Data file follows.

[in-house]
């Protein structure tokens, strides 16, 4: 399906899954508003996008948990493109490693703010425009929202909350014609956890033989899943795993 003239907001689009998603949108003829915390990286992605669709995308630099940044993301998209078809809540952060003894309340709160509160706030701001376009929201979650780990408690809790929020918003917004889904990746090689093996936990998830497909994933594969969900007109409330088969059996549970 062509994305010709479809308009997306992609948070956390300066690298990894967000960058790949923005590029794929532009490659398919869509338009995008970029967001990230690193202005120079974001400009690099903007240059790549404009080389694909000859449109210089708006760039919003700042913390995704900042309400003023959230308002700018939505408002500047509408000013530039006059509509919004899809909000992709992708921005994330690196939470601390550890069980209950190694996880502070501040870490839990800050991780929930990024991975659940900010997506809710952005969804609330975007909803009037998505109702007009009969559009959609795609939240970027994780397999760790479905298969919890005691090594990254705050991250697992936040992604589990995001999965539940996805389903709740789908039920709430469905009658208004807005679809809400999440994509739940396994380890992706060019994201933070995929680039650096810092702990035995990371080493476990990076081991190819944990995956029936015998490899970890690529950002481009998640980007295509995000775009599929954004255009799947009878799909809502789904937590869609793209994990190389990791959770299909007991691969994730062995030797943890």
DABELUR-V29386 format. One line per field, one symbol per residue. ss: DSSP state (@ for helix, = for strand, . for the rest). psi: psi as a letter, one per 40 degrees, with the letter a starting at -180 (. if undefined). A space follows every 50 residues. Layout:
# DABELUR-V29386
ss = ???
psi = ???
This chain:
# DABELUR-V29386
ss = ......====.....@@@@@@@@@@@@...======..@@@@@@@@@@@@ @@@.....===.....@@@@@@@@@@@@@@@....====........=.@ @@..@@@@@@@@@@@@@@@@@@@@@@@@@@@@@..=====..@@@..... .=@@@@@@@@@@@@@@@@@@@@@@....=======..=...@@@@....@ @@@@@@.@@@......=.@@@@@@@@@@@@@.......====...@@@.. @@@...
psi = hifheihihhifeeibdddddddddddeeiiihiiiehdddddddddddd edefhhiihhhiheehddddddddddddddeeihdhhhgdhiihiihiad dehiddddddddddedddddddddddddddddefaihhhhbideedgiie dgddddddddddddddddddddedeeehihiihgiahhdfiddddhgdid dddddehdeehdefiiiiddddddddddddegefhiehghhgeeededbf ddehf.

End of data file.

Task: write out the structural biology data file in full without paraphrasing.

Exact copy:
[in-house]
């Protein structure tokens, strides 16, 4: 399906899954508003996008948990493109490693703010425009929202909350014609956890033989899943795993 003239907001689009998603949108003829915390990286992605669709995308630099940044993301998209078809809540952060003894309340709160509160706030701001376009929201979650780990408690809790929020918003917004889904990746090689093996936990998830497909994933594969969900007109409330088969059996549970 062509994305010709479809308009997306992609948070956390300066690298990894967000960058790949923005590029794929532009490659398919869509338009995008970029967001990230690193202005120079974001400009690099903007240059790549404009080389694909000859449109210089708006760039919003700042913390995704900042309400003023959230308002700018939505408002500047509408000013530039006059509509919004899809909000992709992708921005994330690196939470601390550890069980209950190694996880502070501040870490839990800050991780929930990024991975659940900010997506809710952005969804609330975007909803009037998505109702007009009969559009959609795609939240970027994780397999760790479905298969919890005691090594990254705050991250697992936040992604589990995001999965539940996805389903709740789908039920709430469905009658208004807005679809809400999440994509739940396994380890992706060019994201933070995929680039650096810092702990035995990371080493476990990076081991190819944990995956029936015998490899970890690529950002481009998640980007295509995000775009599929954004255009799947009878799909809502789904937590869609793209994990190389990791959770299909007991691969994730062995030797943890």
DABELUR-V29386 format. One line per field, one symbol per residue. ss: DSSP state (@ for helix, = for strand, . for the rest). psi: psi as a letter, one per 40 degrees, with the letter a starting at -180 (. if undefined). A space follows every 50 residues. Layout:
# DABELUR-V29386
ss = ???
psi = ???
This chain:
# DABELUR-V29386
ss = ......====.....@@@@@@@@@@@@...======..@@@@@@@@@@@@ @@@.....===.....@@@@@@@@@@@@@@@....====........=.@ @@..@@@@@@@@@@@@@@@@@@@@@@@@@@@@@..=====..@@@..... .=@@@@@@@@@@@@@@@@@@@@@@....=======..=...@@@@....@ @@@@@@.@@@......=.@@@@@@@@@@@@@.......====...@@@.. @@@...
psi = hifheihihhifeeibdddddddddddeeiiihiiiehdddddddddddd edefhhiihhhiheehddddddddddddddeeihdhhhgdhiihiihiad dehiddddddddddedddddddddddddddddefaihhhhbideedgiie dgddddddddddddddddddddedeeehihiihgiahhdfiddddhgdid dddddehdeehdefiiiiddddddddddddegefhiehghhgeeededbf ddehf.